On a Sunday afternoon in late spring, Geisel School of Medicine students welcomed family and friends of children in the “Art for Kids” program and the waiting room arts project to an exhibition featuring artwork created by those in the programs. The work is on view in Matthews-Fuller Health Sciences Library at Dartmouth-Hitchcock Medical Center (DHMC).
“Art for Kids,” a Sunday art program for children with chronic medical conditions, is based in the AVA Gallery in Lebanon, NH. Established in 2007 as a Schweitzer Fellowship project by then Geisel medical student and artist Cindy Nu Chai '10, the program is organized and run by four second-year Geisel students each academic year, along with assistance from AVA arts faculty. Children in both programs work one-on-one with Geisel students to create artwork.
After eight successful years at AVA, the “Art for Kids” program extended its reach this year to include the Craniofacial Clinic waiting rooms at DHMC. Devoted to the evaluation and treatment of children born with craniofacial disorders, who often require complex and integrated care over many years, the DHMC Craniofacial Clinic arranges all appointments for its pediatric patients on one day once a month to better coordinate care and minimize interrupting school days. The new Craniofacial Clinic arts project keeps children entertained during their exhausting daylong series of doctor’s appointments.
“Each month we work with Chrissy Orcutt Henderson, a very talented Upper Valley artist, to thoughtfully design fun and accessible art projects, which our kids will thoroughly enjoy,” says second-year Geisel student Chengetai Mahomva. But the projects also benefit parents and medical students by giving them time to talk to each other prior to the children’s appointments. “We usually start the art project in the waiting room where you get to know the families and then follow them into each doctor’s visit continuing to do art so that the child doesn’t get bored. Listening to the family’s expectations for the appointment, observing how differently people express anxiety or joy and then watching how that manifests during the appointment, gives you a different, perhaps more patient oriented, view into the doctor-patient relationship.”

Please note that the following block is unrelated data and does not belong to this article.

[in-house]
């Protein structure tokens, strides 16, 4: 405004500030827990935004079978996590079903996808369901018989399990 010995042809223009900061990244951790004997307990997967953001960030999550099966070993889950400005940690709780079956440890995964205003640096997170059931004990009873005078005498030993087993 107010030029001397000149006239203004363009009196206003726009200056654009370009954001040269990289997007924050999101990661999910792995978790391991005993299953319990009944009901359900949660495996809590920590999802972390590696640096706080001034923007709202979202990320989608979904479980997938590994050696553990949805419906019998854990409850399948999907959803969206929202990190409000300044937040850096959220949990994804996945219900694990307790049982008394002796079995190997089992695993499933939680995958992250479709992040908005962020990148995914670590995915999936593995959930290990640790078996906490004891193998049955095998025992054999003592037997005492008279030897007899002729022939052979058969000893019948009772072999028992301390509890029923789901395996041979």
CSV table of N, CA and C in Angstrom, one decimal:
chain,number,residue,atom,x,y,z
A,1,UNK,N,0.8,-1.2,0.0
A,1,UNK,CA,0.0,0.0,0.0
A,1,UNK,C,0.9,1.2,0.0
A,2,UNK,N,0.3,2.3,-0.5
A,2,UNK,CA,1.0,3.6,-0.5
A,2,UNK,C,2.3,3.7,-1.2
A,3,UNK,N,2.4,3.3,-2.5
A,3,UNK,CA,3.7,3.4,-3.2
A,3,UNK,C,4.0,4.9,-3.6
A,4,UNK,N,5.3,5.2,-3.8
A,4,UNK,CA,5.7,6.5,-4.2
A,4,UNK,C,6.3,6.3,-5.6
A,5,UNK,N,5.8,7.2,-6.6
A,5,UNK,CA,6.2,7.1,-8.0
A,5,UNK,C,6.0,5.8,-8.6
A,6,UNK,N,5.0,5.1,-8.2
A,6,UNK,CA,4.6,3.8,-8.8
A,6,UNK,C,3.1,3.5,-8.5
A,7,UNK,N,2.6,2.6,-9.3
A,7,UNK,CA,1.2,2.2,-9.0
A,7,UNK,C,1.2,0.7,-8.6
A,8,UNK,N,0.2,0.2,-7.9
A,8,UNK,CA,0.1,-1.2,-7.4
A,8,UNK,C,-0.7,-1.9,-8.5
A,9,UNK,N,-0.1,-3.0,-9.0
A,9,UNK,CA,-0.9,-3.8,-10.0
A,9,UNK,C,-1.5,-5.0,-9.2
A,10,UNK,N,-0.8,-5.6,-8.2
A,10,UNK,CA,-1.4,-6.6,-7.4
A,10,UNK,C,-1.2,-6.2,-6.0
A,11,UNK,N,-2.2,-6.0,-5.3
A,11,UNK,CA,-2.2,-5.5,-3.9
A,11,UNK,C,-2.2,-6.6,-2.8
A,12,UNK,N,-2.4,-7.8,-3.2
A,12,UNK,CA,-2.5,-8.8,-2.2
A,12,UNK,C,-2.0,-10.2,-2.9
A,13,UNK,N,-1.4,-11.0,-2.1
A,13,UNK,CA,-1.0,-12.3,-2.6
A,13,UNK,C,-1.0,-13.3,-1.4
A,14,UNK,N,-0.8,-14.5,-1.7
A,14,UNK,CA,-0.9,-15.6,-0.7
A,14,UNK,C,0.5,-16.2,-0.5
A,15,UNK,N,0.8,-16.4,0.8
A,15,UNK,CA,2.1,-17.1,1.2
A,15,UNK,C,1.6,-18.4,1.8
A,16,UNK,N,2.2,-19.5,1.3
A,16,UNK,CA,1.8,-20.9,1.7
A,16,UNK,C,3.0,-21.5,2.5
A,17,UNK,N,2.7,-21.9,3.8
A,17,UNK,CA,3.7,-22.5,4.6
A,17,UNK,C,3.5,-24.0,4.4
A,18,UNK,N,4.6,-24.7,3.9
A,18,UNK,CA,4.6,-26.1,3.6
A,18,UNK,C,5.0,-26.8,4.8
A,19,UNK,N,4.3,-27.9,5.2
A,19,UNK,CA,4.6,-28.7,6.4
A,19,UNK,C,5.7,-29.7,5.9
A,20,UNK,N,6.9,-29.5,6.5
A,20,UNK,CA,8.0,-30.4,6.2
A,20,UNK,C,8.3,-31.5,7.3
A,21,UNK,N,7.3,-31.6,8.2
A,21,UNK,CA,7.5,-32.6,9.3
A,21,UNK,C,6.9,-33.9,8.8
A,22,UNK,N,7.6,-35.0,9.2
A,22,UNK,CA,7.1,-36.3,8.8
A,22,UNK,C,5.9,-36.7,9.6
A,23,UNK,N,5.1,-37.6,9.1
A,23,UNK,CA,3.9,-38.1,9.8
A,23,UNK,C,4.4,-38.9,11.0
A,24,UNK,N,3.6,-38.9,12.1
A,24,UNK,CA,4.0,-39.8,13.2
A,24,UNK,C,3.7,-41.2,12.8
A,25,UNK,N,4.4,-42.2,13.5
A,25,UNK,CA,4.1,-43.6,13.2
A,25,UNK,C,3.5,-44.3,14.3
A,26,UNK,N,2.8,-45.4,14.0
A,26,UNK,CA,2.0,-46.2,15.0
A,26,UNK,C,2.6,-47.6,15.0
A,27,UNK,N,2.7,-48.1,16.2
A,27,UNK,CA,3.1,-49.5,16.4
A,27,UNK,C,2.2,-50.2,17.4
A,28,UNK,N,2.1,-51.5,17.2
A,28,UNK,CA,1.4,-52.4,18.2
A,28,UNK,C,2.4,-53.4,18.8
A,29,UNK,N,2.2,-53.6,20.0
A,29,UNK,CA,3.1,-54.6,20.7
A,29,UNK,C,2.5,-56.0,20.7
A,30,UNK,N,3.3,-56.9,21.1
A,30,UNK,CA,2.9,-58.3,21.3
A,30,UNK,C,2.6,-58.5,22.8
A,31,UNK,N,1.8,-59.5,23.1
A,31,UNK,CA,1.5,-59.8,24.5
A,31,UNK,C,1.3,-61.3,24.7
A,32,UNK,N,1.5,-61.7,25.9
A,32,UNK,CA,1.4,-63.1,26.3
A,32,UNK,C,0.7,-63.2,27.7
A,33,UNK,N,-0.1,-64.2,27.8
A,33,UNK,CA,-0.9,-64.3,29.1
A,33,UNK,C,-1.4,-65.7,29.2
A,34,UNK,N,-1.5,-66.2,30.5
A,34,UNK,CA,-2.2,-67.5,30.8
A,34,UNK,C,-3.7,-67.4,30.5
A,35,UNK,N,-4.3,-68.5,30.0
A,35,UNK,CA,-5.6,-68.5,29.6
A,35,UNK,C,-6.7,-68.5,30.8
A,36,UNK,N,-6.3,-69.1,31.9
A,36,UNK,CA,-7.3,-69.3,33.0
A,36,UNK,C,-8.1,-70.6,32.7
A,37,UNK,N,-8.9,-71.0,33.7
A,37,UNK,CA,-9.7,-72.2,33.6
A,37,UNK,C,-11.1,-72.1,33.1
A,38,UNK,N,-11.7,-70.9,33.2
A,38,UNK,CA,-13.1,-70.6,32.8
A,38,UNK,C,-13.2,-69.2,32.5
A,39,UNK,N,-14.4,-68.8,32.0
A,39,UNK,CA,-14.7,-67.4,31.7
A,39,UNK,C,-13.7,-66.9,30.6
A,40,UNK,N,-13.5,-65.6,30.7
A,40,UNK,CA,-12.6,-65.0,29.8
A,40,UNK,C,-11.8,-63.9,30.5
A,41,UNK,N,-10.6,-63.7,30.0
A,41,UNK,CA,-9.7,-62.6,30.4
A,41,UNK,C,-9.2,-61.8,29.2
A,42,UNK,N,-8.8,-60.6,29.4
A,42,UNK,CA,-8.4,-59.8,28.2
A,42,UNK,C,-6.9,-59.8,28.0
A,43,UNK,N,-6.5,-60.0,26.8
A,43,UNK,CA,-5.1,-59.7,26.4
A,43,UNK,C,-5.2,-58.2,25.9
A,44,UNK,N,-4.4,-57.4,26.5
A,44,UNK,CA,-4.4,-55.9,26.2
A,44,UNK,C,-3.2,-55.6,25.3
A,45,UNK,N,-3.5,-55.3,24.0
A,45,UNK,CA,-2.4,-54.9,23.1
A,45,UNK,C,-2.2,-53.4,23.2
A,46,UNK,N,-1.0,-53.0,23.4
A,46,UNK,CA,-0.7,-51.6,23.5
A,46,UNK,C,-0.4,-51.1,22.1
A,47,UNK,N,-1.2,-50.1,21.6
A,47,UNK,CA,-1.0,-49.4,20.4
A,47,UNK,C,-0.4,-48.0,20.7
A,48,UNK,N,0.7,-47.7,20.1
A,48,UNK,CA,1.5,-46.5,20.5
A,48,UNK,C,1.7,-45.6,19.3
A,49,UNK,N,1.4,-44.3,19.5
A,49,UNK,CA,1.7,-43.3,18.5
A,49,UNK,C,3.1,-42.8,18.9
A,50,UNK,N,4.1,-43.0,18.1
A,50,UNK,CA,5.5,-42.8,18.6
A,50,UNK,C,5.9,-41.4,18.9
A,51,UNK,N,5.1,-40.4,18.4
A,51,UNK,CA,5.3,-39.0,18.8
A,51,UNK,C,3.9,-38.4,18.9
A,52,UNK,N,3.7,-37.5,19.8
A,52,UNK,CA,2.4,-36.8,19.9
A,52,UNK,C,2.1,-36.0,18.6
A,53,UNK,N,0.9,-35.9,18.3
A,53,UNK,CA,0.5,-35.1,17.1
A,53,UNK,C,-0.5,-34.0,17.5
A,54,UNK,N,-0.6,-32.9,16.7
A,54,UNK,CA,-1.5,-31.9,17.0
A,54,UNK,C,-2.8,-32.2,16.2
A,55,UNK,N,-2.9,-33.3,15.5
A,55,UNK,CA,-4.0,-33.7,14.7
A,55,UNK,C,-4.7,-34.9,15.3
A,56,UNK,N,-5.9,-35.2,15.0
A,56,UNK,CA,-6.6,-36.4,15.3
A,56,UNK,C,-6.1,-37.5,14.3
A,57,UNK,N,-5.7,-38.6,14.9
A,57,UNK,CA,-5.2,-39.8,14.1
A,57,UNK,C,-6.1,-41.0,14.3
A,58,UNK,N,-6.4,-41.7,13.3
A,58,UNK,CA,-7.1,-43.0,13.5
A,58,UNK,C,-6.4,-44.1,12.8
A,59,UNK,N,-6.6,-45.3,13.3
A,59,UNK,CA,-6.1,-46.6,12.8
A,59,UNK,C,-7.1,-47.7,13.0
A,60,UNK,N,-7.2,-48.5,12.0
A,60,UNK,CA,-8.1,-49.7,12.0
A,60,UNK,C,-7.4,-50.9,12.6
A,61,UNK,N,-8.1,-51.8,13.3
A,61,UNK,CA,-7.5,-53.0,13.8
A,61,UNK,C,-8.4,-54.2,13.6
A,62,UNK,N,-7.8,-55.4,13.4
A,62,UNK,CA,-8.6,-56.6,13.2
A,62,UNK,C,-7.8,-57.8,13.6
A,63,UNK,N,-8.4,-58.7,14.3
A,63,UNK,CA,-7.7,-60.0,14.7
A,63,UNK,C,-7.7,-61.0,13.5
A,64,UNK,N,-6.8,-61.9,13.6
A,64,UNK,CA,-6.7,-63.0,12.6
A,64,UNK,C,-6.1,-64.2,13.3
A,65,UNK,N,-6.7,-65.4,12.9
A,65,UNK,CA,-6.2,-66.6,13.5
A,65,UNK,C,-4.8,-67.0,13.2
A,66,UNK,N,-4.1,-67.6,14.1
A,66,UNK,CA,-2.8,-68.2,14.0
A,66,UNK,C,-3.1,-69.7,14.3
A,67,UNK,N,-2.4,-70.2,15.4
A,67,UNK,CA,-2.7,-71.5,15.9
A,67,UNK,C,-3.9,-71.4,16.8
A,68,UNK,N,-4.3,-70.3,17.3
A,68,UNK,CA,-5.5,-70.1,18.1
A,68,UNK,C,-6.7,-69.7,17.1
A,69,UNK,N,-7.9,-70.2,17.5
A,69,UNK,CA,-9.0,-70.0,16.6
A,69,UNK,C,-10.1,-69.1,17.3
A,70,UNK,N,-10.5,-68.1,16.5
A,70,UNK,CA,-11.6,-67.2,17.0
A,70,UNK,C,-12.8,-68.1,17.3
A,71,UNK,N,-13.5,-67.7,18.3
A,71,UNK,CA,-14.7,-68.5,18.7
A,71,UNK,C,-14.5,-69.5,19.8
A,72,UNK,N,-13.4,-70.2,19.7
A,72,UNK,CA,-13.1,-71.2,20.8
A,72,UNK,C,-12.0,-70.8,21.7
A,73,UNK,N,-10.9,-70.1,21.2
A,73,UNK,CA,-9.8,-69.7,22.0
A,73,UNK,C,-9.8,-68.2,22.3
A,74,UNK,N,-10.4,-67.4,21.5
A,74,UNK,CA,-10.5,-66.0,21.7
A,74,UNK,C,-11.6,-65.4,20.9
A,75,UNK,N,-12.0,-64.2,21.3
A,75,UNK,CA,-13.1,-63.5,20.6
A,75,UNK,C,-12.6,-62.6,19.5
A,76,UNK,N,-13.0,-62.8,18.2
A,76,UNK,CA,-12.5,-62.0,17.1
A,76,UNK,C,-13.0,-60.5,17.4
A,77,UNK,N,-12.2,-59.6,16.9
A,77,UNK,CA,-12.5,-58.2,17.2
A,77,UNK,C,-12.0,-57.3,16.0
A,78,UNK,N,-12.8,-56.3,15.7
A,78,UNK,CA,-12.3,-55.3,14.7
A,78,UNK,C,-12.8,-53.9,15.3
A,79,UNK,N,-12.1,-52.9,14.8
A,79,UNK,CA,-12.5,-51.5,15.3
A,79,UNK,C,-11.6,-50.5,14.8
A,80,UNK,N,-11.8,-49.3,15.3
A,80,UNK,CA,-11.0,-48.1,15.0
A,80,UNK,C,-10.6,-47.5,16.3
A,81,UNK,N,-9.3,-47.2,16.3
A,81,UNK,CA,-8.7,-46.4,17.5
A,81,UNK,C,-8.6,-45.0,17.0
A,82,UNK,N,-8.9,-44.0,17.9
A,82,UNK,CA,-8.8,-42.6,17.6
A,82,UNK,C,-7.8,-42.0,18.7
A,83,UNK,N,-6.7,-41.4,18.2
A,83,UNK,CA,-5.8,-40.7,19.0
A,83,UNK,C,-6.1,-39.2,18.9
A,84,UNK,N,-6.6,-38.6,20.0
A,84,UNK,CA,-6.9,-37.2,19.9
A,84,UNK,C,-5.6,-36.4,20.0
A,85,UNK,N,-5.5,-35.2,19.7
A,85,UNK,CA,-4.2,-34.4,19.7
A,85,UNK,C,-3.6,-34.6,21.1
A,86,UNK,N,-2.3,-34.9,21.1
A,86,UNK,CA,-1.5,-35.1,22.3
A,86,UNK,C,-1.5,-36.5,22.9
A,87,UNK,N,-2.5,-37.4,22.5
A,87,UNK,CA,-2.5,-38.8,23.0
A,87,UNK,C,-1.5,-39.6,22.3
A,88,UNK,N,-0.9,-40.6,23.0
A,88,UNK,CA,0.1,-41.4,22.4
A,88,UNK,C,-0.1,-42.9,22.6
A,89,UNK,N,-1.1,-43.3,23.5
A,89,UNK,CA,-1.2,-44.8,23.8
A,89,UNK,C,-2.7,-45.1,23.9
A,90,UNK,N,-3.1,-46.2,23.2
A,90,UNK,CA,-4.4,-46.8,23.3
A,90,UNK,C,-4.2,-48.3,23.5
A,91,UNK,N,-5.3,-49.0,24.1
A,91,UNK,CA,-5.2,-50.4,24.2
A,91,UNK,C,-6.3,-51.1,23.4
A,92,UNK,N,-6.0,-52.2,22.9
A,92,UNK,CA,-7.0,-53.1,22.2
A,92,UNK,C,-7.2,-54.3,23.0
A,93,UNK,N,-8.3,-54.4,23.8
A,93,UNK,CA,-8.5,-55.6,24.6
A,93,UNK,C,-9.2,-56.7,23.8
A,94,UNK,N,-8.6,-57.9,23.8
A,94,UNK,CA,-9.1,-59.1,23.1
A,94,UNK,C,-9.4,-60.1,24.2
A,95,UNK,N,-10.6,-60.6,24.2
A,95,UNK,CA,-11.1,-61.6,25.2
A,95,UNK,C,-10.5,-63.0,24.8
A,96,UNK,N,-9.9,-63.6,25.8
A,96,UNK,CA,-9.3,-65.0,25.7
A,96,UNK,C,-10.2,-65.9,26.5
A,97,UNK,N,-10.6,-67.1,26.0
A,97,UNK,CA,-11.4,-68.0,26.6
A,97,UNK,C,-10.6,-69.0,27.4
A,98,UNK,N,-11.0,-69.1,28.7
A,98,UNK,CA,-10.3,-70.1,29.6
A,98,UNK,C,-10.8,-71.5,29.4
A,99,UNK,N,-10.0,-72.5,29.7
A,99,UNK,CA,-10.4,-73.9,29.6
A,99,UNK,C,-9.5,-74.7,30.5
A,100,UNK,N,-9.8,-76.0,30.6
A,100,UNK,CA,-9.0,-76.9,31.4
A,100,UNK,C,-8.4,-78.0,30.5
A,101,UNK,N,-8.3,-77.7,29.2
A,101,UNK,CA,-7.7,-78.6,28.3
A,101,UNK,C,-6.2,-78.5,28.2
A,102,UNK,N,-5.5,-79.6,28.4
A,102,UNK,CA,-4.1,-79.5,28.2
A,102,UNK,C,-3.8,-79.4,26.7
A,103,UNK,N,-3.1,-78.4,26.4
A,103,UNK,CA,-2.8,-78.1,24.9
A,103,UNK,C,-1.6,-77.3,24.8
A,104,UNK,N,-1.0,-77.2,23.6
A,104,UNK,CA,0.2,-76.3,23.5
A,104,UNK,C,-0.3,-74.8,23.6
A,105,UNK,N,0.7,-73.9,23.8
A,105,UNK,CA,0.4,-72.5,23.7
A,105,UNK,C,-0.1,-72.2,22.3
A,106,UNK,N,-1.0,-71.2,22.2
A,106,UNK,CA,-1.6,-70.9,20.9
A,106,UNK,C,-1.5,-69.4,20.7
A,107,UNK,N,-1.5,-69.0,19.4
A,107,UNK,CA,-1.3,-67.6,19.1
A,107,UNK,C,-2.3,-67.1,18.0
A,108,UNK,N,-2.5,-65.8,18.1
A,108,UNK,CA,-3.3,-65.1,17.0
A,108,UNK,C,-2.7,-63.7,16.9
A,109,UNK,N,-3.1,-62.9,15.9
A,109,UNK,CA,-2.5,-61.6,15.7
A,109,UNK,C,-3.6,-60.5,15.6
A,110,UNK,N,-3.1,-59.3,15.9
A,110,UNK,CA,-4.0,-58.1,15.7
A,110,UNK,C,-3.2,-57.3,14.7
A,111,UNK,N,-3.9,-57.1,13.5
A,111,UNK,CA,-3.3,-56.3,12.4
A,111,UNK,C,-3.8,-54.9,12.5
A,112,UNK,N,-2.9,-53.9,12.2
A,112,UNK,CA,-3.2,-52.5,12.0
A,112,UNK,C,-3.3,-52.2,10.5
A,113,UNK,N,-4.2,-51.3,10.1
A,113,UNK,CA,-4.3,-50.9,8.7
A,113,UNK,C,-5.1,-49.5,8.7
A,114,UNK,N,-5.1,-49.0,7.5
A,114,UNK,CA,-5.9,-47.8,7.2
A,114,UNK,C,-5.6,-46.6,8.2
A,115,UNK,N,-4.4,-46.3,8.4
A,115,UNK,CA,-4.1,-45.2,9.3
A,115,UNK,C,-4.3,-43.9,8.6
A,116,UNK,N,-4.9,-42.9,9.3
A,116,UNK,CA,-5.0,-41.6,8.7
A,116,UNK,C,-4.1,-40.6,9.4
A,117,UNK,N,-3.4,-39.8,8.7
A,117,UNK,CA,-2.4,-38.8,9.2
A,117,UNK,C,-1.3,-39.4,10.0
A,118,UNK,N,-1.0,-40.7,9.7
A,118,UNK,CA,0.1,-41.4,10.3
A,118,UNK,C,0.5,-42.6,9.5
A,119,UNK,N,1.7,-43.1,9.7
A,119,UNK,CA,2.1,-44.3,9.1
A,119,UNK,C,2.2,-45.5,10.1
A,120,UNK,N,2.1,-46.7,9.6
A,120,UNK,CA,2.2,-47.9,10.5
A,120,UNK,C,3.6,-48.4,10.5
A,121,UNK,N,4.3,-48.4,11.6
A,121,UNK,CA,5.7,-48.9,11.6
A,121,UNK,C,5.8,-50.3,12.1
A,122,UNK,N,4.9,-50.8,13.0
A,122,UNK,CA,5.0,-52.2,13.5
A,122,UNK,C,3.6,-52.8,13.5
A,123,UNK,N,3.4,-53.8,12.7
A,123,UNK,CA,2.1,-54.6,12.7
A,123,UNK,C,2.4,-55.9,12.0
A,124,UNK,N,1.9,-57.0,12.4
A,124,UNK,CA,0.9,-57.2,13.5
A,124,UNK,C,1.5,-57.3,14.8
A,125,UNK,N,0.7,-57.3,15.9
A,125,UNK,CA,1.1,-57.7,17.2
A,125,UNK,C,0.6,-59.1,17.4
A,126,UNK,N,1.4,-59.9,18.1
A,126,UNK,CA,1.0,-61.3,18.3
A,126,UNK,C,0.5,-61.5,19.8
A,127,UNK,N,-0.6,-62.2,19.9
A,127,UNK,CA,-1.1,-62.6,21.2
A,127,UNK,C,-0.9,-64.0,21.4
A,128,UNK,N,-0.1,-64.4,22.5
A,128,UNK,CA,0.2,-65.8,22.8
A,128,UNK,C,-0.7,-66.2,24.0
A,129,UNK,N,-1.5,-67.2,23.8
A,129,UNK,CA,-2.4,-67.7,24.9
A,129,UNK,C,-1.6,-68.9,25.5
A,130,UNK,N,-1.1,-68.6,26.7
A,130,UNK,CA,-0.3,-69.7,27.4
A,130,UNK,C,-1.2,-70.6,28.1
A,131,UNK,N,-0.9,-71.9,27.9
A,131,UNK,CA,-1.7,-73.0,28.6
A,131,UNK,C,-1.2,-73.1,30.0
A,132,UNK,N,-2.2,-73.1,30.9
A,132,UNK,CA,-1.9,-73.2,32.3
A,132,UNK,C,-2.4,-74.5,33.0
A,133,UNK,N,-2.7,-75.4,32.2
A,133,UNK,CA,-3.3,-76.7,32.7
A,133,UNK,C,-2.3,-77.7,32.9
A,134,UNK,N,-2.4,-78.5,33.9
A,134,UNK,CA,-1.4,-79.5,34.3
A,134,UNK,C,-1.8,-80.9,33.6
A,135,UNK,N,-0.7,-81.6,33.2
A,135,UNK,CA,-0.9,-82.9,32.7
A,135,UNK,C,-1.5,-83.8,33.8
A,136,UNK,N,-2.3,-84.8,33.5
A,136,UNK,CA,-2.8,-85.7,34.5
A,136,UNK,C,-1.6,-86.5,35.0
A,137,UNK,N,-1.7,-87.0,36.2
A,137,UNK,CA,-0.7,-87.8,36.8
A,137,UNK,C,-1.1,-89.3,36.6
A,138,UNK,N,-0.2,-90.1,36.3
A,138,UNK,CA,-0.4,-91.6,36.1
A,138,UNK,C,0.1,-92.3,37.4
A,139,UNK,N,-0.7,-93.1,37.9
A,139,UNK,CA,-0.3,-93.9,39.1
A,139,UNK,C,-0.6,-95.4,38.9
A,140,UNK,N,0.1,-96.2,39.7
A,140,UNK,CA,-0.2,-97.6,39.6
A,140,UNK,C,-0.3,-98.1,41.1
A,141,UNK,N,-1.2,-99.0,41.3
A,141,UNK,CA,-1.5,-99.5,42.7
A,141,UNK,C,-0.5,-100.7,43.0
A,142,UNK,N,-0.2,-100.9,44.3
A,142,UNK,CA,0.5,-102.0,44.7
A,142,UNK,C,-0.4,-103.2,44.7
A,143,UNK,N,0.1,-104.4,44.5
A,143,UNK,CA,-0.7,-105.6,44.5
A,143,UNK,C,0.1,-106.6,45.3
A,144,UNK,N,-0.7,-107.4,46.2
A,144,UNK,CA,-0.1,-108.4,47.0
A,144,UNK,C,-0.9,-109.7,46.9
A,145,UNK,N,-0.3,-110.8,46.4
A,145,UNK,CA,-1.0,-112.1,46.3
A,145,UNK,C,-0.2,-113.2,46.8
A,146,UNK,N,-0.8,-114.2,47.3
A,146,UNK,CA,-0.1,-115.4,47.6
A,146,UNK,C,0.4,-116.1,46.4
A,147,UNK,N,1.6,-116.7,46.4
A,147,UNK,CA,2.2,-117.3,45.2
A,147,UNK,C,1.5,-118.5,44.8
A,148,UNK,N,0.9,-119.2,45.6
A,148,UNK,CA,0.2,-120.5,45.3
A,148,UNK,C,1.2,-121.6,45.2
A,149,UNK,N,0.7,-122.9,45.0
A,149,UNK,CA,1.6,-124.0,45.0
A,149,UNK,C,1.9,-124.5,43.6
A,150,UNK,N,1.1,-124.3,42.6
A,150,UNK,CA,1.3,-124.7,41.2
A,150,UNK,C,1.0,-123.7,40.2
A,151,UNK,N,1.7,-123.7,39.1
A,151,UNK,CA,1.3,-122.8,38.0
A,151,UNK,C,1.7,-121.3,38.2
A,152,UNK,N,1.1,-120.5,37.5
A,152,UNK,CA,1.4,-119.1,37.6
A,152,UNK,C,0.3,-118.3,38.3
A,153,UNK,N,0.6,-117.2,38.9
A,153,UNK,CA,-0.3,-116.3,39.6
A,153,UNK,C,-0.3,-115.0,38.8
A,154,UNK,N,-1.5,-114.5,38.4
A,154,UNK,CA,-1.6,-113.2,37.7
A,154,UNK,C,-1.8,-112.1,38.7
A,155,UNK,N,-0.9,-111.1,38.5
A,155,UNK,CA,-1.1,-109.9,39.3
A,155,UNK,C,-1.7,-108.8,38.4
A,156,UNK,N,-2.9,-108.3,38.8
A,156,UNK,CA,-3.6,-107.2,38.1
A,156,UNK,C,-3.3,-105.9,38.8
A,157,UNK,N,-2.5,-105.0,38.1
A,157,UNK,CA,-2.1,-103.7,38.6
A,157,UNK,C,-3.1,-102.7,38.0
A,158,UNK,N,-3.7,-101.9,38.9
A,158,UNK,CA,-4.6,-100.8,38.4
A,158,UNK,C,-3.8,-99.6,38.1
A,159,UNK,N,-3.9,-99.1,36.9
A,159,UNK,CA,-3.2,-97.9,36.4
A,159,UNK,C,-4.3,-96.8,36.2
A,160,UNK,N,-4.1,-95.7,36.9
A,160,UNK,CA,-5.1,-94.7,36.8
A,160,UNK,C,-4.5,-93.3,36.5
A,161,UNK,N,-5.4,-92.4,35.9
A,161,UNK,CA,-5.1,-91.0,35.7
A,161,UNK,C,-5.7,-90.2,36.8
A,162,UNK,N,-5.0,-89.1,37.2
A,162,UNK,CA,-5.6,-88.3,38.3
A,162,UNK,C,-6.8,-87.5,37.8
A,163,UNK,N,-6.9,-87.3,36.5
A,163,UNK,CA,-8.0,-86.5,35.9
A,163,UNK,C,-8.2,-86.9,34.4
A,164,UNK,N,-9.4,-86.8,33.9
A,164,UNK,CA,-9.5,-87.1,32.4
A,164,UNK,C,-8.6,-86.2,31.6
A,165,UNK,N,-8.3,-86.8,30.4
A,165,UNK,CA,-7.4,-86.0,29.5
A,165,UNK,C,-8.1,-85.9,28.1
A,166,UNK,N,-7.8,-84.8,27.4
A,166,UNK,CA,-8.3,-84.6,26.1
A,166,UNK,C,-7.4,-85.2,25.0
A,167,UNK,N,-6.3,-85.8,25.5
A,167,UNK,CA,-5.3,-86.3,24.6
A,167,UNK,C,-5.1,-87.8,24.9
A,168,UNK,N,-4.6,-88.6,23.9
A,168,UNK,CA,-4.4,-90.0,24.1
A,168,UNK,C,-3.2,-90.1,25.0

The quirky and dynamic, portraits, paintings, prints, and sculptures, which set this collection apart from the art work normally on view in the library, brings life to the creative alliance between the children and Dartmouth’s medical students.
Delighted to see their creations hanging in a public space for everyone to admire, it was an exciting afternoon for the young artists. As they talked shyly about their work to interested onlookers, their parents beamed with pride.
“What I love most about this program is that it focuses on talents not on limitations—everyone has something to offer. This exhibit also highlights how everything at Geisel is about putting the patient first. Dartmouth Biomedical Libraries, were very supportive about giving our kids a chance to shine,” says Mahomva, who managed the program this year along with fellow second-year students Cristina Alcorta, Harrison Jones and Julia Litzky.
Working one-on-one with the Geisel students, the children have an opportunity to use their imaginations and to express how they understand and view their world. What’s grounding about this interaction, Mahomva explains, is it encourages both the children and medical students to take risks and connect to something that requires a different perspective.
Abigail Ham, who created the painting reproduced on the “Art for Kids” exhibit postcard and flyer, has always been interested in art. “I painted the turtle and fish from my imagination—I chose those colors because I like bright colors,” the 14 year-old says. With several paintings in the show, her talents are obvious and well represented. Her Chinese-inspired painting of a flower, a style learned from Geisel student Thanapoom “Mo” Boonipat '16, is exquisitely rendered. “I copied the flower from one of his paintings,” she says. Noting that she’s a better artist than most of the medical students, Ham plans to continue studying art in high school.
Soft-spoken Lydea Brown, age 11, would rather draw than paint. “I really like working with the students and I’d like to continue drawing at home, but my family isn’t artistic,” she admits.
Mahomva thinks that as medical students go through life—or anybody for that matter—it is important to do things that are unfamiliar and in which they possess no expertise. “It’s humbling when you don’t have all of the answers and it makes you more approachable,” she says. Other than perhaps uncovering a hidden talent, medical students gain practical wisdom by spending time with the children in a nonclinical environment throughout the academic year.
“The kids are fantastic,” Mahomva says. “It has been one of my favorite experiences at Geisel!”
The exhibition runs through Friday, July 31, 2015, in the Matthews-Fuller Health Sciences Library located on the second floor of Dartmouth-Hitchcock Medical Center. Library hours are: Monday – Friday, 8:00 a.m. to 6:00 p.m.